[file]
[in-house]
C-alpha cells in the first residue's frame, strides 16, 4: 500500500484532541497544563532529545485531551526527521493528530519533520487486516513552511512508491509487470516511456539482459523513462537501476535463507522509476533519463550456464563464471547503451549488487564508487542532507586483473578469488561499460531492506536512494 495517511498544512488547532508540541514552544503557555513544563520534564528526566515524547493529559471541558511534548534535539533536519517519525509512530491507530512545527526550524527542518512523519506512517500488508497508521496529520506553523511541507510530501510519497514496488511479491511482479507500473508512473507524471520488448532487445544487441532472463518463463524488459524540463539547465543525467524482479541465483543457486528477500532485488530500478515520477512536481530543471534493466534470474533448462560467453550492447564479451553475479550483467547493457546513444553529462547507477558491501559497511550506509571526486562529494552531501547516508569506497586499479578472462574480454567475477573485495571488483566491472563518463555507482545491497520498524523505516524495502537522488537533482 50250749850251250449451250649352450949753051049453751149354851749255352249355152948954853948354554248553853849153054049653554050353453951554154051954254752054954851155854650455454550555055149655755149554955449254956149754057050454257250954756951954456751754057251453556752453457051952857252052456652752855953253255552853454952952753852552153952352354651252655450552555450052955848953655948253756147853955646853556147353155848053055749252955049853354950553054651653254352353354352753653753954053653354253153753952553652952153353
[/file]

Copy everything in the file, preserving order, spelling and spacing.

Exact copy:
[in-house]
C-alpha cells in the first residue's frame, strides 16, 4: 500500500484532541497544563532529545485531551526527521493528530519533520487486516513552511512508491509487470516511456539482459523513462537501476535463507522509476533519463550456464563464471547503451549488487564508487542532507586483473578469488561499460531492506536512494 495517511498544512488547532508540541514552544503557555513544563520534564528526566515524547493529559471541558511534548534535539533536519517519525509512530491507530512545527526550524527542518512523519506512517500488508497508521496529520506553523511541507510530501510519497514496488511479491511482479507500473508512473507524471520488448532487445544487441532472463518463463524488459524540463539547465543525467524482479541465483543457486528477500532485488530500478515520477512536481530543471534493466534470474533448462560467453550492447564479451553475479550483467547493457546513444553529462547507477558491501559497511550506509571526486562529494552531501547516508569506497586499479578472462574480454567475477573485495571488483566491472563518463555507482545491497520498524523505516524495502537522488537533482 50250749850251250449451250649352450949753051049453751149354851749255352249355152948954853948354554248553853849153054049653554050353453951554154051954254752054954851155854650455454550555055149655755149554955449254956149754057050454257250954756951954456751754057251453556752453457051952857252052456652752855953253255552853454952952753852552153952352354651252655450552555450052955848953655948253756147853955646853556147353155848053055749252955049853354950553054651653254352353354352753653753954053653354253153753952553652952153353